How to pass counterfeit money

"...I noticed two young men standing by the side 
window of a druggist’s shop, in such a way 
as to screen themselves from the light."

I would not be surprised if the deceptive methods of these two “passers of base coins” are still being used by modern-day criminals for ditching other types of evidence. From the 1895 book Twenty-Five Years of Detective Life by Jerome Caminada, a police detective in Manchester, England.
"Smashers" or Base Coin "Pitchers" or Tenderers

One evening after leaving the Detective Office, about half-past nine, I walked along Deansgate with a brother officer. It was during Easter week; and those who have any remembrance of old Knott Mill Fair will know the kind of pandemonium into which the neighbourhood was turned during that festival. Deansgate was lined with nut and gingerbread stalls, “try your weight” and “strength” machines, “throwing the ring ” for walking sticks or knives, lotteries for various articles, stalls with “all on the board one penny,” ballad singers, with travelling auctioneers here and there, plying their calling, making the scene a busy one, and filling the air with a perfect Babel of sounds.

After bidding my brother officer good-night, I proceeded along Deansgate, and had not gone far before I noticed two young men standing by the side window of a druggist’s shop, in such a way as to screen themselves from the light. It seemed to me that there was something suspicious about their manner; so, taking up a position between the house and shop door of a grocer’s shop, in the shadow of the buildings, whilst the street was ablaze with gas and naphtha lamps, I set myself to watch them.

I had not to wait long before I saw something pass from one to the other. The man who had received the article then went across the street and made a purchase at a gingerbread stall. Some altercation took place between the buyer and the seller, which was evidently watched with great interest by the companion of the former from the opposite side of the street, and after he had left the stall he joined him. Just at this time an officer in uniform was coming in the direction in which they were going, and I seized them both, calling upon the officer to assist me.

We were not above one hundred and fifty yards from the Knott Mill Police Station. As I noticed the one I had hold of fumbling with his brace (suspender) as we went along—he said it had come unfastened—I called to the officer to watch the other prisoner and see that he did not drop anything.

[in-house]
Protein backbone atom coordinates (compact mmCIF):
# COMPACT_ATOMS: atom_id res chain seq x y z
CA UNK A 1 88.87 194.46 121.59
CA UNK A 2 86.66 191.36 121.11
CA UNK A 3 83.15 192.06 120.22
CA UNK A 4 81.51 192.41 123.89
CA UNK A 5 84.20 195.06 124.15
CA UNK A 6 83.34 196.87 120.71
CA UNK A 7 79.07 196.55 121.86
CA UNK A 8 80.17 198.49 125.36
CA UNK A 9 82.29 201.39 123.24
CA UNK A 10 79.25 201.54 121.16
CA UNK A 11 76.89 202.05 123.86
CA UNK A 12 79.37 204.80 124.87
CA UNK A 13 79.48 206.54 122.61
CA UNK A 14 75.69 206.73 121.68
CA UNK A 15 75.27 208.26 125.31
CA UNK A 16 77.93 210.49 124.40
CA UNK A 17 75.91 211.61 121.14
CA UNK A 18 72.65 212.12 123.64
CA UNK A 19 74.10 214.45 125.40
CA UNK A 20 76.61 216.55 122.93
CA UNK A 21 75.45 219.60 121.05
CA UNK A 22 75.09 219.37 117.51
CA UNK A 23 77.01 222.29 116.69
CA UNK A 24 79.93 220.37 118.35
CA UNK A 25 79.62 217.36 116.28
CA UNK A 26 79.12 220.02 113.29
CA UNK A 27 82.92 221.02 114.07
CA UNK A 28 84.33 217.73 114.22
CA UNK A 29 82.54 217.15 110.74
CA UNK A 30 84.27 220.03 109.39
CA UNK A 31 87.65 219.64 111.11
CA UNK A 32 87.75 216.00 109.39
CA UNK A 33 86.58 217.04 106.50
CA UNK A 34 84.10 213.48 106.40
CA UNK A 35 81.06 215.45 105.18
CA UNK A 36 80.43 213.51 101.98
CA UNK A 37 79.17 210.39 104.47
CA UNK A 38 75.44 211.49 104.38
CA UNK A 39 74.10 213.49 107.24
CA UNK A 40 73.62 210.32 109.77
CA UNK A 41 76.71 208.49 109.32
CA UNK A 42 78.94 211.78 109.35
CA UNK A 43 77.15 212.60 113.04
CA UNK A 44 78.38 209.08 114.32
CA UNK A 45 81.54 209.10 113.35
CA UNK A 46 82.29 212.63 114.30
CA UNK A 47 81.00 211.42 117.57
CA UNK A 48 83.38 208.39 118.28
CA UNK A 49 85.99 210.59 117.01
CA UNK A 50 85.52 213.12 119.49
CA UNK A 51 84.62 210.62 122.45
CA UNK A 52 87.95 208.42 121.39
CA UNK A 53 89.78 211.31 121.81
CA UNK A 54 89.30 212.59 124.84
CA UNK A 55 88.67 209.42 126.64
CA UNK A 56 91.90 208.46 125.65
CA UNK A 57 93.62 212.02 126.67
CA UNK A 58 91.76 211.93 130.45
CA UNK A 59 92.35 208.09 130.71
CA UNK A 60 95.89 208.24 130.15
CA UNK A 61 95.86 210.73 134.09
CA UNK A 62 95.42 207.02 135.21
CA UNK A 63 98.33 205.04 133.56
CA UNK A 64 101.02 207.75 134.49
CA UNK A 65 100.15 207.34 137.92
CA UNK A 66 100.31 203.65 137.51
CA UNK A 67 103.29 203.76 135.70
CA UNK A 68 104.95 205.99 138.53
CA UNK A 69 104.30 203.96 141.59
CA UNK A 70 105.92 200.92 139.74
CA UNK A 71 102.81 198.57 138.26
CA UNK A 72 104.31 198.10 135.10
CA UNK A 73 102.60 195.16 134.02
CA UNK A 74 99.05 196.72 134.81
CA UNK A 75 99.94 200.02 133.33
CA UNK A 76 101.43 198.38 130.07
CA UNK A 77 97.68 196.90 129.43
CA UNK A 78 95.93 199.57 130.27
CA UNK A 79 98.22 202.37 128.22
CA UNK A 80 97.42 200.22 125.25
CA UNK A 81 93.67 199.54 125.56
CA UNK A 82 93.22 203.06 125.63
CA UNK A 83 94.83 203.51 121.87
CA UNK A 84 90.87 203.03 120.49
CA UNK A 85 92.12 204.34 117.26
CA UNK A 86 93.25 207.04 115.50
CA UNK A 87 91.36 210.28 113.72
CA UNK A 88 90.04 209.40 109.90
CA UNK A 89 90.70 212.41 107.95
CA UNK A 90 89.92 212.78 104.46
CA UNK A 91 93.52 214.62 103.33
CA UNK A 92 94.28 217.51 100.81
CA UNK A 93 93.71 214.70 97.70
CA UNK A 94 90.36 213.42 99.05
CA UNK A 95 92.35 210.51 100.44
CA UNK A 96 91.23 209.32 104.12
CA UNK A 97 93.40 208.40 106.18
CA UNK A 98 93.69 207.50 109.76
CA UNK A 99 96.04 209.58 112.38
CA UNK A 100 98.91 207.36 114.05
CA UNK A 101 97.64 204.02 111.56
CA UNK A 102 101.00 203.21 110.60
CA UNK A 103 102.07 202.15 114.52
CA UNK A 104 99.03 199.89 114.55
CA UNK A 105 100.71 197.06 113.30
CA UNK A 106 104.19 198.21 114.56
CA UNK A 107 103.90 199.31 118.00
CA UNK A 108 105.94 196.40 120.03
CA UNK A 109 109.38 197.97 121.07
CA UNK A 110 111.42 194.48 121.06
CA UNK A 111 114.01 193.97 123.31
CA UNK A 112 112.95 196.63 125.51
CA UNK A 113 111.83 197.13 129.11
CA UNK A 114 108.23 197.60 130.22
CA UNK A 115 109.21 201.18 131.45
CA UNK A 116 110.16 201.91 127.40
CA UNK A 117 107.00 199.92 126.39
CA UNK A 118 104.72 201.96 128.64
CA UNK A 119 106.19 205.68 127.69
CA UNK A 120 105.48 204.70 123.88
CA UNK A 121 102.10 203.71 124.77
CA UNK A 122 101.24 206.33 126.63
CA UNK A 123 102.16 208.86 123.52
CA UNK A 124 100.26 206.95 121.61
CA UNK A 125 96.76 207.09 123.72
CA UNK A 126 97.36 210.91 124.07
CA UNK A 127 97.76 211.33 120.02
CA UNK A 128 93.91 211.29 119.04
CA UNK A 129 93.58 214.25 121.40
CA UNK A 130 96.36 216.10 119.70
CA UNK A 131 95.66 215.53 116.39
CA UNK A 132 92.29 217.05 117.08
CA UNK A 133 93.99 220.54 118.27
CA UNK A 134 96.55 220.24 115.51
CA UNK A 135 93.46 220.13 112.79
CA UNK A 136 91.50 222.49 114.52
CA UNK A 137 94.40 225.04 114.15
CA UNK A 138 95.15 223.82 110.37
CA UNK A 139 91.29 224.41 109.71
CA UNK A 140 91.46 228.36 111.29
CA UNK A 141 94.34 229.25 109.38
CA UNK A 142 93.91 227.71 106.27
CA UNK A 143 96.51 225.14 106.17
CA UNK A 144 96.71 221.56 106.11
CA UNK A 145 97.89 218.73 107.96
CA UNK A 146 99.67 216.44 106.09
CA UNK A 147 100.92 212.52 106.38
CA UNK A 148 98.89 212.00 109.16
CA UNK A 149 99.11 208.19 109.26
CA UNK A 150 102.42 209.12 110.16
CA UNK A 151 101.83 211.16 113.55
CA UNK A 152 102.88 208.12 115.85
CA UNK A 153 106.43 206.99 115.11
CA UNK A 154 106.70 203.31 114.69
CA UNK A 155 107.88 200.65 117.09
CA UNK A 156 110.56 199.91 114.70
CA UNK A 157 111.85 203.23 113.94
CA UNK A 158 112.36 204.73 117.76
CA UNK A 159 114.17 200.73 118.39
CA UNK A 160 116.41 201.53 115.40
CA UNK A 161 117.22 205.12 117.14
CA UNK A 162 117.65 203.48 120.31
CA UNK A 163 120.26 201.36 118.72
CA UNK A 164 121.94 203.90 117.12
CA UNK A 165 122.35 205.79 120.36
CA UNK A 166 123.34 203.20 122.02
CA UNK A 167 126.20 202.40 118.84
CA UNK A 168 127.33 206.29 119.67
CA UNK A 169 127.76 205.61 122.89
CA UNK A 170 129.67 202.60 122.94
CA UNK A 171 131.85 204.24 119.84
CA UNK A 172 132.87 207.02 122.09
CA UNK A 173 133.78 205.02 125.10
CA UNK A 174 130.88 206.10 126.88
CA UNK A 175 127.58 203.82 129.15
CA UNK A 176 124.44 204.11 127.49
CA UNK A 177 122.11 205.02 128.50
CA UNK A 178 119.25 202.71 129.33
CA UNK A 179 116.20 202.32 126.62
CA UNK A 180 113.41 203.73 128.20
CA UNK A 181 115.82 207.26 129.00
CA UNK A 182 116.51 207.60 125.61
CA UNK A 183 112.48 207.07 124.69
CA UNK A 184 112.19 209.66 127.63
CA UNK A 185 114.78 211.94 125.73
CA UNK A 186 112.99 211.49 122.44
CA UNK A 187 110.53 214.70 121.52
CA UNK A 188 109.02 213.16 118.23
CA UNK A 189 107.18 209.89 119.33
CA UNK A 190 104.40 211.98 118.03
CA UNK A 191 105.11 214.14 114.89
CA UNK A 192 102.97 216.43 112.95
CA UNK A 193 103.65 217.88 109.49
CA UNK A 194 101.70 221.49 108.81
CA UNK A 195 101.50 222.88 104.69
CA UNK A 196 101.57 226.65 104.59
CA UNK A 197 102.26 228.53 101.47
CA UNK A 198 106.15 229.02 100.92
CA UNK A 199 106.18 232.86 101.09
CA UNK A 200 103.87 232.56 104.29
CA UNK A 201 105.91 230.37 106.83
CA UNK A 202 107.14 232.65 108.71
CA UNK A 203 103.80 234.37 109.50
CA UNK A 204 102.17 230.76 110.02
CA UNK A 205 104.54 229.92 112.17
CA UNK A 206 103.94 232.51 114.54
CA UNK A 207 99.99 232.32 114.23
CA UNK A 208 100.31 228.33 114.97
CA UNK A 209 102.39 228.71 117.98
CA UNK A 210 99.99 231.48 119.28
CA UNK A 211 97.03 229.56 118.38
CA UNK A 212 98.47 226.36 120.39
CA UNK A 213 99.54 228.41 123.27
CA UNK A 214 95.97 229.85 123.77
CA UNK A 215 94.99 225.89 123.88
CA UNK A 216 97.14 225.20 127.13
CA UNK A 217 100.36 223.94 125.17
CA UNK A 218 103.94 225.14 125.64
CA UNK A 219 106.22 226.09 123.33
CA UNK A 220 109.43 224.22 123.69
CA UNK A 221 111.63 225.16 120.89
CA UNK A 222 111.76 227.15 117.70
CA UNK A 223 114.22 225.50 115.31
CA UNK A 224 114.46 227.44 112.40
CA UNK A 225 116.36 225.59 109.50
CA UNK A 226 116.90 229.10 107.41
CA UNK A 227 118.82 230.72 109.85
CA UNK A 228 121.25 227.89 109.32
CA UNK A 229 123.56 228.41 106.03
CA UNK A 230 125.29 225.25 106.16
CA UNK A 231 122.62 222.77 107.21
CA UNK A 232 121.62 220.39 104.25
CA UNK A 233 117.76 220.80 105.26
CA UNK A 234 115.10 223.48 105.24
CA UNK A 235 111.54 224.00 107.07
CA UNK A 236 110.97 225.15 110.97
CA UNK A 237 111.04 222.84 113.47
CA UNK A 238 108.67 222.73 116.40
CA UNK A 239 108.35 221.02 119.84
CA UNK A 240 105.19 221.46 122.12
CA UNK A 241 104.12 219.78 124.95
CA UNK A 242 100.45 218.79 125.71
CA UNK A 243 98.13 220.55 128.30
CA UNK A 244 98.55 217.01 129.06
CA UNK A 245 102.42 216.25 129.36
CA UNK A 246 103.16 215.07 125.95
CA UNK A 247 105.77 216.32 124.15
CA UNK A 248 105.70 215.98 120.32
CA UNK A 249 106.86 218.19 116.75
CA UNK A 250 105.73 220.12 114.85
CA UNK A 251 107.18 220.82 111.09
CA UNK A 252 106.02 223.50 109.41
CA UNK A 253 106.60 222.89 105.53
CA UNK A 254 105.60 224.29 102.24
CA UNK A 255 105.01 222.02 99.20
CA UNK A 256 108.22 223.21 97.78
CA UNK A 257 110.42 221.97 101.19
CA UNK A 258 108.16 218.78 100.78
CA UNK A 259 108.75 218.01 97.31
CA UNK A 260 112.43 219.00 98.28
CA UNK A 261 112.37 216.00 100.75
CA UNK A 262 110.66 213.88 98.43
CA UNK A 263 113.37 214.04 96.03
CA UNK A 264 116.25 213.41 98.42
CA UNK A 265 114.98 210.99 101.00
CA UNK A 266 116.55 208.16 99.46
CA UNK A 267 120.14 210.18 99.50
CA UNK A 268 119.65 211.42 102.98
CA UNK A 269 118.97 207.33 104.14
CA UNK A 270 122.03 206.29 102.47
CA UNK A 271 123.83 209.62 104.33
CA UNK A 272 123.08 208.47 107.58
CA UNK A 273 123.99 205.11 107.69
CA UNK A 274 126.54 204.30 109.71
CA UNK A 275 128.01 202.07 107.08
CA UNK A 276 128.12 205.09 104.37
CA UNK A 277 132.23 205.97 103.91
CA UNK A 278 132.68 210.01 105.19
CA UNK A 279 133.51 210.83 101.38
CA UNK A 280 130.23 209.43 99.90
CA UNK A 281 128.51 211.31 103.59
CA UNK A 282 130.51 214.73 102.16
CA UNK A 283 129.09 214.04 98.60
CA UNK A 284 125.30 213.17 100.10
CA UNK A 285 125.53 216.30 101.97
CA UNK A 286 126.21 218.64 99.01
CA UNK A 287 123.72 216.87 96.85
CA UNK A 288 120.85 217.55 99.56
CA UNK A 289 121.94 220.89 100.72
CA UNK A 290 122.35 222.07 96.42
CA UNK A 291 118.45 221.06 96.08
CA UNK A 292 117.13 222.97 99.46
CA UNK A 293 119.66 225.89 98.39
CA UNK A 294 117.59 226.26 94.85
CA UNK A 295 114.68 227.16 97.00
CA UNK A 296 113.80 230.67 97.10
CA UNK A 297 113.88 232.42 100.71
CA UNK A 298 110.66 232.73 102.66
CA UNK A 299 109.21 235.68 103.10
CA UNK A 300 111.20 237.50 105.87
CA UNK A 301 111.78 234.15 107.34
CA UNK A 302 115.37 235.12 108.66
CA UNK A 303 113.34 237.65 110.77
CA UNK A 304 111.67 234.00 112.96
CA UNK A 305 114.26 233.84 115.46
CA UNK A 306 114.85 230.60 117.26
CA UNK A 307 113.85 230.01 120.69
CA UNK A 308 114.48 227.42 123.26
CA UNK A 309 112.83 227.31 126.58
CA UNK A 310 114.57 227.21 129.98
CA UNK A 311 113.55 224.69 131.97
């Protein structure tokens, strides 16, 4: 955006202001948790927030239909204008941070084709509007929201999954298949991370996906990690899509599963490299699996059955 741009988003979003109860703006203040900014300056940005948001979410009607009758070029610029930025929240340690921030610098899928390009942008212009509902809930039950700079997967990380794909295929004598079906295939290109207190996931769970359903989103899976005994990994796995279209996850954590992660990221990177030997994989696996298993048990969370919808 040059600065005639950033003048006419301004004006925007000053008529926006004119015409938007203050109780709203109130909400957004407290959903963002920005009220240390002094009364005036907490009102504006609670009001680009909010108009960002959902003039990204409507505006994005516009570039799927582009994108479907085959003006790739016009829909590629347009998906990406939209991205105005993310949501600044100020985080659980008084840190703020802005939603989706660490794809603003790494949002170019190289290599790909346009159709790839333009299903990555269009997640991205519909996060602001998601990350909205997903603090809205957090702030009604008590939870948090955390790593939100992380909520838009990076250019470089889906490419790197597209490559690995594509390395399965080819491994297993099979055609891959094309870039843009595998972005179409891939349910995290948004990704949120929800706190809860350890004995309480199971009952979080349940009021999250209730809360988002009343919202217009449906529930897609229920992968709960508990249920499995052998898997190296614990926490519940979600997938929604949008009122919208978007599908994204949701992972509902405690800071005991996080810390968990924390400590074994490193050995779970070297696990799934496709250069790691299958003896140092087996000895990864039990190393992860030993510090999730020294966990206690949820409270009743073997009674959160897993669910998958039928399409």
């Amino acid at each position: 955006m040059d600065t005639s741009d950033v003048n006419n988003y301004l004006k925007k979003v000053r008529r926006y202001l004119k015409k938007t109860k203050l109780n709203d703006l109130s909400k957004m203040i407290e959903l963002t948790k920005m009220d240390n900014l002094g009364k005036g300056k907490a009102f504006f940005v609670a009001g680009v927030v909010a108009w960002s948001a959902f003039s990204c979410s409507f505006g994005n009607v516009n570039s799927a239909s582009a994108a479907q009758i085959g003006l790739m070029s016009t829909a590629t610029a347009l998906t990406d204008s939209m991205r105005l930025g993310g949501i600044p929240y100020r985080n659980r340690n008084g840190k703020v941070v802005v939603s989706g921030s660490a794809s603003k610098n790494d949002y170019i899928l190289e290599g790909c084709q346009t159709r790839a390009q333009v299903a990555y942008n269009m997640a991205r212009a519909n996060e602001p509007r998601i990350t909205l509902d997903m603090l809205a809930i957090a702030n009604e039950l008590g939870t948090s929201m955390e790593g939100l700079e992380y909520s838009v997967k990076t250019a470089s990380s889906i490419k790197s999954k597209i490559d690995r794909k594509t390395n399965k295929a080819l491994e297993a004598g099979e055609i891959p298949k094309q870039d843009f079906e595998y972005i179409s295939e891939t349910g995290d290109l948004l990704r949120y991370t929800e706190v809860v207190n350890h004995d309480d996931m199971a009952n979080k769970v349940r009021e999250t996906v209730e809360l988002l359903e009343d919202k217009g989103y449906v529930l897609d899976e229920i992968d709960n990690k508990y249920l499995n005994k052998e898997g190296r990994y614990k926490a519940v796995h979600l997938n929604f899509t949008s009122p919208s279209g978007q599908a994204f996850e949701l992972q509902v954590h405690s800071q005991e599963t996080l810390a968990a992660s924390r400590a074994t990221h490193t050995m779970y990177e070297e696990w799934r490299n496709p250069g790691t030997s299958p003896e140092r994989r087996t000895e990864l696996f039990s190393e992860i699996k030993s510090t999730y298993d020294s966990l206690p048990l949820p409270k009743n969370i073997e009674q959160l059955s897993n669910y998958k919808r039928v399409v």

At the Police Station we searched the prisoners, and in the vest pocket of the one who was held by the officer we found a base (counterfeit) coin, which he admitted he had offered in payment for the purchase he made at the stall, but explained that he had picked it up in the street and did not know it was a bad one.

Knowing that these passers of base coin worked in couples—one holding the “swag,” or bag containing the stock, whilst the “smasher,” or “pitcher,” took one at a time, so that in ease of detection no more than one could be found upon him, and thus make his conviction difficult, unless other cases could be proved against him—and seeing from the manner of the prisoners that there was something which I had not found out, I again searched them both thoroughly; but in vain.

Determined, however, not to be beaten, I began to strip them, when I found attached to the brace of one of them a string which had been fastened in such a way that it could be slipped loose on the slightest pull. By some means or other the string had become twisted and knotted, and therefore did not act. Tracing this string down the leg of the prisoner’s trousers, I found at the end a bag containing a very large number of base coins, all wrapped carefully in tissue paper and ready for tendering. Of course the object was plain. Had the string not become knotted, but had worked properly, the bag would have fallen down the prisoner's trousers into the street, probably unperceived. Thus he might have escaped the serious charge of having in his possession a quantity of base coin, and conviction would have been made more difficult against the other.

Both prisoners were sent for trial at the Assizes, where they were found guilty, on the 27th of July, 1874, and each sentenced to five years’ penal servitude and three years’ police supervision, having been previously convicted of a similar offense.
- Twenty-five years of detective life by Jerome Caminada, Google Books>>
- Jerome Caminada, Wikipedia>>
Note that the two young men pictured were actually criminals from same the time period in the UK. Their photos and many others can be found at Criminals of 1871-1873, Tyne & Wear Archives & Museums, Flickr>>

No comments:

Post a Comment

Note: Only a member of this blog may post a comment.

Related Posts with Thumbnails